R-134A Refrigerant Pressure Temperature Chart - R-134A is an inert gas also known as Tetrafluoroethane and is used in air conditioner systems. R134A is used as a chemical refrigerant in automotive and domestic use air conditioners such as chilled water systems in both commercial markets and industrial markets. You are very familiar with R134A if you are either an automotive mechanic or a chiller mechanic. R-134A uses the names Tetrafluoroethane, Genetron, or Puron among other names depending on the manufacturer. The pressure temperature chart represents the average pressure-temperature relationship of refrigerant R-134A.
R-134A Refrigerant Pressure Temperature Chart
|PSIG||R-134A Temperature||PSIG||R-134A Temperature|
This table represents a pressure-temperature chart for R134A which is a refrigerant frequently used in automobile air conditioning and for larger chilled water systems in commercial and industrial chilled water systems. R-134A is an HFC or hydrofluorocarbon refrigerant and as noted is used for automotive air conditioning where it replaced the CFC refrigerant R-12. Always follow manufacturers charging instructions when charging any chiller or auto air conditioner system with R-134A.
Whether purchasing R134A for HVAC or Automotive use a license is required under EPA Clean Air Act regulations. R-134A was introduced in the 90’s as a replacement for R-12 which was banned from manufacture and use by the Clean Air Act in the 90’s. Because R-134A is considered to have GWP or Global Warming Potential it is required to be recovered from HVAC Systems rather than released into the atmosphere.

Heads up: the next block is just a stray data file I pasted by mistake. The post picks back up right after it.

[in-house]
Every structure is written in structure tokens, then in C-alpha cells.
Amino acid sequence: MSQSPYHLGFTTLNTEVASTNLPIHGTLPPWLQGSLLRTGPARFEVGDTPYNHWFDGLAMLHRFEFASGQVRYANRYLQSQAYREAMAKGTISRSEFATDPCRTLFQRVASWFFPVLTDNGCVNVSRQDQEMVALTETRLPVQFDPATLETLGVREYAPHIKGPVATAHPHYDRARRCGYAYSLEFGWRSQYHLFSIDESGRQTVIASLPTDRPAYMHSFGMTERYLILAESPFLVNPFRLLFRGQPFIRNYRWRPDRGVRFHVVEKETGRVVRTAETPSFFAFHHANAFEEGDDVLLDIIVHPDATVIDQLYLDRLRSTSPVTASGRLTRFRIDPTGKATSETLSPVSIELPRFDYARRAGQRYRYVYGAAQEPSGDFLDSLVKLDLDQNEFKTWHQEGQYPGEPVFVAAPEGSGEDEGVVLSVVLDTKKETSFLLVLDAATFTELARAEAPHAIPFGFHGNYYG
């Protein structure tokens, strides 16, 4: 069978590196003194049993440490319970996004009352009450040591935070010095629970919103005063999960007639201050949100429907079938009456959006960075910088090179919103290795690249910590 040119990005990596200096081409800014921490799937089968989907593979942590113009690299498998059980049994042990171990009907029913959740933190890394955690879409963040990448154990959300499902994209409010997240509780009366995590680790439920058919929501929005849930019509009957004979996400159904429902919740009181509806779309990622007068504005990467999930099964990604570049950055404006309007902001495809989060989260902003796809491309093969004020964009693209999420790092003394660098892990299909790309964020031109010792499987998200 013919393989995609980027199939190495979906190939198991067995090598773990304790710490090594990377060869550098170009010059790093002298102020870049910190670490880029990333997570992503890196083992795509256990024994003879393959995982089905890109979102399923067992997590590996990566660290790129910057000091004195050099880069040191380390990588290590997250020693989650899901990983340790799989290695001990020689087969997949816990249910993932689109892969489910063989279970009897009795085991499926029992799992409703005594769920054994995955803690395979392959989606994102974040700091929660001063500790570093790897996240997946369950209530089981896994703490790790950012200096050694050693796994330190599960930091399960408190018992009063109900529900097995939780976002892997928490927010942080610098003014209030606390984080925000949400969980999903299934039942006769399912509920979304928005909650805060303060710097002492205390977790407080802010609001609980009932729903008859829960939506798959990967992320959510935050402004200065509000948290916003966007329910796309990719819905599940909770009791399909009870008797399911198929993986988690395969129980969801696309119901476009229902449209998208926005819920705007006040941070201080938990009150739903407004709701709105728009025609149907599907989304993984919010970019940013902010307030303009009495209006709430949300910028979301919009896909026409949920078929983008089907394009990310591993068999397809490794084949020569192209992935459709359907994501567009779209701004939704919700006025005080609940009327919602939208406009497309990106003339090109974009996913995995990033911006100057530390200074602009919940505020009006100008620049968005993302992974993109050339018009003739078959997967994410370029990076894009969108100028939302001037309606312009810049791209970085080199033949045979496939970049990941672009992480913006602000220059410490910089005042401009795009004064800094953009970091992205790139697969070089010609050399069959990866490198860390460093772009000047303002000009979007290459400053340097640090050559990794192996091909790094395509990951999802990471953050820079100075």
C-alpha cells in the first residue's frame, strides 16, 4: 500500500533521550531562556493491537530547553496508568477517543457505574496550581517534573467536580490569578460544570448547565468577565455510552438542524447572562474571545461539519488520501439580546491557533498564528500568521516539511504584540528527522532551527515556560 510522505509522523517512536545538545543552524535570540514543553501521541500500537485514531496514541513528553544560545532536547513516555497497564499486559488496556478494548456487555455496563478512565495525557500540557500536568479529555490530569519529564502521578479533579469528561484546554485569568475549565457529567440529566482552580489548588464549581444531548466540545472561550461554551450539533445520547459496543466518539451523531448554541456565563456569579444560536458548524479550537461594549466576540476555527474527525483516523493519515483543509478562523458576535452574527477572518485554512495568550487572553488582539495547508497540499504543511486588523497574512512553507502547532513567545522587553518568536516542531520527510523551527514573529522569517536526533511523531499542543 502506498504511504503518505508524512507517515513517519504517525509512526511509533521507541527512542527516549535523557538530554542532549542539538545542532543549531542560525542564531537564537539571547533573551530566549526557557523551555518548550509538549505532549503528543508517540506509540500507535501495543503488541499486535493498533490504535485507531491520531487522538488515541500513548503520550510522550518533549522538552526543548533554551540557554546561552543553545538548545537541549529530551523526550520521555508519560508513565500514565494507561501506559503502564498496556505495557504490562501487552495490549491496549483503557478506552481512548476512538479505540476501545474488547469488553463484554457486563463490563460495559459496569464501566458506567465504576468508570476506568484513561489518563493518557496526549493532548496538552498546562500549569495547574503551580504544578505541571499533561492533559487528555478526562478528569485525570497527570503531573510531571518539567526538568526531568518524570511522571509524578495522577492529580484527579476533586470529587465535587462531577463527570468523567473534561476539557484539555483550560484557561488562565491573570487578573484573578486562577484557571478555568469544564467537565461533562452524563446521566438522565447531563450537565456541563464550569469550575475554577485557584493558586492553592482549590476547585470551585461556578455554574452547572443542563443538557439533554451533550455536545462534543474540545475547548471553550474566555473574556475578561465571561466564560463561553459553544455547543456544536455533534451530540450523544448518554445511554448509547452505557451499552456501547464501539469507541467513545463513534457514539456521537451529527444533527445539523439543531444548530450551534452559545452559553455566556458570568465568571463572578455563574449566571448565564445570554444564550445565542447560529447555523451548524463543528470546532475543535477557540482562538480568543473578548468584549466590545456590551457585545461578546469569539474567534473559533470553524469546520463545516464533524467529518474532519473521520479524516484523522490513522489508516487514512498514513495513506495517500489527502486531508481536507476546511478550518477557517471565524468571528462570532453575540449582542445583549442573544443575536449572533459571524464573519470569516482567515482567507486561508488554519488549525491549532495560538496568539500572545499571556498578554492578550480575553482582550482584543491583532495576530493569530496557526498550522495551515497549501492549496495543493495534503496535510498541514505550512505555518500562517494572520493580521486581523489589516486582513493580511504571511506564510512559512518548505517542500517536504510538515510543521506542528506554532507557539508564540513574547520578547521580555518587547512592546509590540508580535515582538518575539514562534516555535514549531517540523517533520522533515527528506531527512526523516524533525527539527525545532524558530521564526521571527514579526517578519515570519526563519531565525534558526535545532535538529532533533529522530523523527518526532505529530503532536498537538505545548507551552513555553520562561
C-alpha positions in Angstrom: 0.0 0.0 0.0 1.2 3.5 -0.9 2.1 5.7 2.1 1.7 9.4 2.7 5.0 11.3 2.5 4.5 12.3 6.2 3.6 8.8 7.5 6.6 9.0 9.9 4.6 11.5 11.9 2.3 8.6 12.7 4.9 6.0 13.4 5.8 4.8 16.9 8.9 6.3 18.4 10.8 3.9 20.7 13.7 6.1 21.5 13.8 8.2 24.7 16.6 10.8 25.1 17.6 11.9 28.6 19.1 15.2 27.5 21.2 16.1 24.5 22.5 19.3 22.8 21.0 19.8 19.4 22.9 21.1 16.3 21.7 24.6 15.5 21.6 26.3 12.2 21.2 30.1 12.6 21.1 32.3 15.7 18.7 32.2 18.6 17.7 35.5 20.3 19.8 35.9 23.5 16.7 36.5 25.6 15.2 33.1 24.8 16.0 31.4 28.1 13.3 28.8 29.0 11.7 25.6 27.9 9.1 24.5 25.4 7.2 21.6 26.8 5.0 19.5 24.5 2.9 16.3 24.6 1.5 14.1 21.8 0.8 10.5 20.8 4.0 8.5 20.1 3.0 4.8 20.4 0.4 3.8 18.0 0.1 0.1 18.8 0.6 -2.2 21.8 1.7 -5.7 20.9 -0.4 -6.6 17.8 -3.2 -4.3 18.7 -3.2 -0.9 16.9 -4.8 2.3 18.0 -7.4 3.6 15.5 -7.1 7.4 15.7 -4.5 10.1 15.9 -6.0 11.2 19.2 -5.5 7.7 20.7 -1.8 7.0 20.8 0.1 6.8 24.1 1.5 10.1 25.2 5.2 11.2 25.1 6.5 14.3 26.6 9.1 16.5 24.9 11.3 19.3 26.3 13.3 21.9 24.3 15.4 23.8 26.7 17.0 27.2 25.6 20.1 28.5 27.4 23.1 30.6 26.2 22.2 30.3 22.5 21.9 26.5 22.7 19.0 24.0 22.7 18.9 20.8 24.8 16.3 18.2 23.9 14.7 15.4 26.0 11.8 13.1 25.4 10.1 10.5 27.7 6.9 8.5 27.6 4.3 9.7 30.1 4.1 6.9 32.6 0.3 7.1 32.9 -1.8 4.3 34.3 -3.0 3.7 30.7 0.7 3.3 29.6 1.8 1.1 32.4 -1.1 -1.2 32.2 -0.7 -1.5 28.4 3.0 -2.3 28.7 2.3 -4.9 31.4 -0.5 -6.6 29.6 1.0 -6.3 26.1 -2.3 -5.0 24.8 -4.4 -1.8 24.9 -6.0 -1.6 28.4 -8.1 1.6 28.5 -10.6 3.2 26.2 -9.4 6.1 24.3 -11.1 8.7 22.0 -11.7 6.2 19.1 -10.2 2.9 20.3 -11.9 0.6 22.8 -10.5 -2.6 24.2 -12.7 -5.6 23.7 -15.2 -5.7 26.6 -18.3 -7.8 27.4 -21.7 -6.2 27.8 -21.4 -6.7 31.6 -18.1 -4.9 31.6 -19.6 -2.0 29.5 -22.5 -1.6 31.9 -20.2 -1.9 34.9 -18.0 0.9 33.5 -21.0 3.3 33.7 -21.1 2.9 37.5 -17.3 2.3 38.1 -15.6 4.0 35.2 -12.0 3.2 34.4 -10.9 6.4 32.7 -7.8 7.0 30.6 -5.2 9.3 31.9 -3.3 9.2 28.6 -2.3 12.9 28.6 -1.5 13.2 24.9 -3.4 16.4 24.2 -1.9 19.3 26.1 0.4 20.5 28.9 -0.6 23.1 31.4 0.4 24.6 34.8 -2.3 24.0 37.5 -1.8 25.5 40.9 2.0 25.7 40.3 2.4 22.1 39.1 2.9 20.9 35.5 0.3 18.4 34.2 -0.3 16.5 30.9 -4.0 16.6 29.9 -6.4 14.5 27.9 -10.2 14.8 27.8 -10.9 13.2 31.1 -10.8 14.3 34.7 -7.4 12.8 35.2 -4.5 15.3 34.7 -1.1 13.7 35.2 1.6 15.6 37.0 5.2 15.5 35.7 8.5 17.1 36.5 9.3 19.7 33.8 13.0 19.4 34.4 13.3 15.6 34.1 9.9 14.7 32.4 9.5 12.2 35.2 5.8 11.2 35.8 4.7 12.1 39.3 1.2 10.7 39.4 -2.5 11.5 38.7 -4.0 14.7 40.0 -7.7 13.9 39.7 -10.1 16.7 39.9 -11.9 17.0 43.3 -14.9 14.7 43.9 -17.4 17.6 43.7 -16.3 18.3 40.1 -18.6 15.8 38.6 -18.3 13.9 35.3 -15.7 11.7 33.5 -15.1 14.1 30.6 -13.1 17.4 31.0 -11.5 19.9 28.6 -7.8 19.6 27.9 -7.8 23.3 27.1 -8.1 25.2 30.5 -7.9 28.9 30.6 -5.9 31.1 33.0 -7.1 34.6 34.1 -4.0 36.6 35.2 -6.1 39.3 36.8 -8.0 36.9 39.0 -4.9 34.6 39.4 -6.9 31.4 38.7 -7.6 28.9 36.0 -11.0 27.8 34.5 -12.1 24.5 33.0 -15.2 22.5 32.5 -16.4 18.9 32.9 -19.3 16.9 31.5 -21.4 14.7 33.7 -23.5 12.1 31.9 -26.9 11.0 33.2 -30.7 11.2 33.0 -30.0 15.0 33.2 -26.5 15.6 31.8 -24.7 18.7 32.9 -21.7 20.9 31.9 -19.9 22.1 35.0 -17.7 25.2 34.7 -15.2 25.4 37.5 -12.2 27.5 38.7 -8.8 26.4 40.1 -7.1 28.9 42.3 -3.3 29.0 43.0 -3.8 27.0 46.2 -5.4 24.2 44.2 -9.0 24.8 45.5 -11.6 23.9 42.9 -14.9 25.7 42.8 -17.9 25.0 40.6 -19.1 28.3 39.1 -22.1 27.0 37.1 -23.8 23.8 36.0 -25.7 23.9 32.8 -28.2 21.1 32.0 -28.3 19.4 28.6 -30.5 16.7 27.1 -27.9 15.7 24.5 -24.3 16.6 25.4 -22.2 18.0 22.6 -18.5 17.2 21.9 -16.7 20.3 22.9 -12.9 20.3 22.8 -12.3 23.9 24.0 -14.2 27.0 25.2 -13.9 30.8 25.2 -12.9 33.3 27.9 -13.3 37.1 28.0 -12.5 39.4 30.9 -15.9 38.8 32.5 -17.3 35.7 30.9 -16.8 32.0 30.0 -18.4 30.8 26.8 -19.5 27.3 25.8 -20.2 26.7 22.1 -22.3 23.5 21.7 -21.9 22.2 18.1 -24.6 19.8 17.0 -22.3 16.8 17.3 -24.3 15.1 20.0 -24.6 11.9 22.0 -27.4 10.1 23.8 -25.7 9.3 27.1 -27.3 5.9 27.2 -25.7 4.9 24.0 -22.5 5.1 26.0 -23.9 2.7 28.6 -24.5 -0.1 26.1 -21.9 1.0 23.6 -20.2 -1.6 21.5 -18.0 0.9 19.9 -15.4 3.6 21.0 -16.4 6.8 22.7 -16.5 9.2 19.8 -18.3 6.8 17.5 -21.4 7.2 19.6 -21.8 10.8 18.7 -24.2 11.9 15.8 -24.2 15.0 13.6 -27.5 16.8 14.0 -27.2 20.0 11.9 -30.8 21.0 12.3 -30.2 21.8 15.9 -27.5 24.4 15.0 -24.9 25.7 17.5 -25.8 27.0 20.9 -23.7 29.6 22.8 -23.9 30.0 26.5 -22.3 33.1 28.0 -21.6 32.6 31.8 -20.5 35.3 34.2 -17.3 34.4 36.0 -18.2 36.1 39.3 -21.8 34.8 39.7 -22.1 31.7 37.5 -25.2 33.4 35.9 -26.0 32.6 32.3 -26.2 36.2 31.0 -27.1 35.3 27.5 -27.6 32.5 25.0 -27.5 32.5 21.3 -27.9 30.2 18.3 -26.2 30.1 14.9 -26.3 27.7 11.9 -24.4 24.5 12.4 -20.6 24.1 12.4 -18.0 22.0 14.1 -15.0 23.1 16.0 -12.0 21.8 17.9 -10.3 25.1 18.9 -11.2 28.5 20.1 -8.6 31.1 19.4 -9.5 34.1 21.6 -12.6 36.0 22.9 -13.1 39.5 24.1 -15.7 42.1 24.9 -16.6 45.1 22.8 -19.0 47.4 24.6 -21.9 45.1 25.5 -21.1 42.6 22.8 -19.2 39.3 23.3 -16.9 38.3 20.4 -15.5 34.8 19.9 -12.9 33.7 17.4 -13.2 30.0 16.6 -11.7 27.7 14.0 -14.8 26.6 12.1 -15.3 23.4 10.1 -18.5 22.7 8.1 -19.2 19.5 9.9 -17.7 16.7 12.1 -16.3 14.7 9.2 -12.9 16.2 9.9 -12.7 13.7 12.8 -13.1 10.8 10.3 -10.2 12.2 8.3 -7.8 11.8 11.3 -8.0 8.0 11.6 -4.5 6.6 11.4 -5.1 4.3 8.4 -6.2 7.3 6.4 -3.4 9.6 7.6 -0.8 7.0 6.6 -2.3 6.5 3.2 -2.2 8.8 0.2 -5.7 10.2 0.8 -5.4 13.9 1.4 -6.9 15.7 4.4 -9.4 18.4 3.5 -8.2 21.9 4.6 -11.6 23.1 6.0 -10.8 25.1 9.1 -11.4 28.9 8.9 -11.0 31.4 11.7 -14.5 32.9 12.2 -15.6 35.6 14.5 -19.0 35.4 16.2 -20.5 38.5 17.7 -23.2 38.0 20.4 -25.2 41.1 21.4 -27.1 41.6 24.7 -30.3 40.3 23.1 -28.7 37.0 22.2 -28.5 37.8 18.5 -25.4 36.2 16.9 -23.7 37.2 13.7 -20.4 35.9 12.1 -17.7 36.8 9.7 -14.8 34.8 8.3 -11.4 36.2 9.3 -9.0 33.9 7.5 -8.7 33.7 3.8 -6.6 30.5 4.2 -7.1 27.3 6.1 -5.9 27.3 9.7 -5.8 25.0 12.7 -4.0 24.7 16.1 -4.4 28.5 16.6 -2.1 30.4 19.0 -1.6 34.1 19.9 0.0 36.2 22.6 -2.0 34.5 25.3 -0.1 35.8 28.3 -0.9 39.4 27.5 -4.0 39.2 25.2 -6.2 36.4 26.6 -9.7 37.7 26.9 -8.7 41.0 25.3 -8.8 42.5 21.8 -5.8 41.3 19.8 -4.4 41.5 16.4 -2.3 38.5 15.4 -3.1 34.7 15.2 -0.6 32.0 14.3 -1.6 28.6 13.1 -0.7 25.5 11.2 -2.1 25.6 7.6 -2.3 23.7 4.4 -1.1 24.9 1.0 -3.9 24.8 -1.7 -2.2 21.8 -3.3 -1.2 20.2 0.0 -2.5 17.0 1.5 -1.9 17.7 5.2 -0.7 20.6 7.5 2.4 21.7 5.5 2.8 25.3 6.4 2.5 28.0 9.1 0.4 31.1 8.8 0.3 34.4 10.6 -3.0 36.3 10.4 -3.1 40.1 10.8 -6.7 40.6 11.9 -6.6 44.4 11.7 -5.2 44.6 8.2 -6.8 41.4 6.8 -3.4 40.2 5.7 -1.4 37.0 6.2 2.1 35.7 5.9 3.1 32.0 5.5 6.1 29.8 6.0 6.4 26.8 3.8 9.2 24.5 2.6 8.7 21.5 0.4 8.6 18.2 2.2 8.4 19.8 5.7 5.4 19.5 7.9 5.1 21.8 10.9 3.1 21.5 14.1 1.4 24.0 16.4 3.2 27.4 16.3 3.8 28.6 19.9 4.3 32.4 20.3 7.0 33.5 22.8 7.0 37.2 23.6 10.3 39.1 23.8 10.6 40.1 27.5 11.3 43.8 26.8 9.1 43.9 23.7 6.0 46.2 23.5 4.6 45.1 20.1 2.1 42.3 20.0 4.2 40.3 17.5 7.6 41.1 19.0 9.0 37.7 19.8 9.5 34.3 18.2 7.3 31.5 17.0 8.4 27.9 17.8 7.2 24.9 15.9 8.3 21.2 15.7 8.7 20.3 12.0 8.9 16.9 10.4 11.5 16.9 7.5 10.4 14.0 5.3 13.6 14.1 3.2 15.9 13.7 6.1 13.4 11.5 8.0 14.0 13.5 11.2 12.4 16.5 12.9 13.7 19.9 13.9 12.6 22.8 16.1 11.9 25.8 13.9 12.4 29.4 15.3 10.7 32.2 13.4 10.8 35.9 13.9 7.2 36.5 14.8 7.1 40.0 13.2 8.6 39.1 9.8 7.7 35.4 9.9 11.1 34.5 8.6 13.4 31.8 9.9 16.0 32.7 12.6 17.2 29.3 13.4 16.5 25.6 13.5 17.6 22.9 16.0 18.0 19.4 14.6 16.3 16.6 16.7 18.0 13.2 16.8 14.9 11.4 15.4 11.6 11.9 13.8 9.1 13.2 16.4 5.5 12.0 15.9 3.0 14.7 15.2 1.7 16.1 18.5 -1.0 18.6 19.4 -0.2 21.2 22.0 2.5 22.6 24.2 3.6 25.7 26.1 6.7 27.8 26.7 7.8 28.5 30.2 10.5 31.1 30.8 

Refrigerant Leaks and Corrective Action (Via the EPA Website) - R-134A Refrigerant Pressure Temperature Chart
The leak repair requirements, promulgated under Section 608 of the Clean Air Act, require that when an owner or operator of an appliance that normally contains a refrigerant charge of more than 50 pounds discovers that refrigerant is leaking at a rate that would exceed the applicable trigger rate during a 12-month period, the owner or operator must take corrective action.
Trigger Rates – R-134A Refrigerant Pressure Temperature Chart
For all appliances that have a refrigerant charge of more than 50 pounds, the following leak rates for a 12-month period are applicable:
|Appliance Type||Trigger Leak Rate|
|Industrial process refrigeration||35%|
|All other appliances||15%|
In general, owners or operators must either repair leaks within thirty days from the date the leak was discovered, or develop a dated retrofit/retirement plan within thirty days and complete actions under that plan within one year from the plan’s date. However, for industrial process refrigeration equipment and some federally-owned chillers, additional time may be available.
An additional resource for R134A Refrigerant Pressure Temperature Chart can be found here.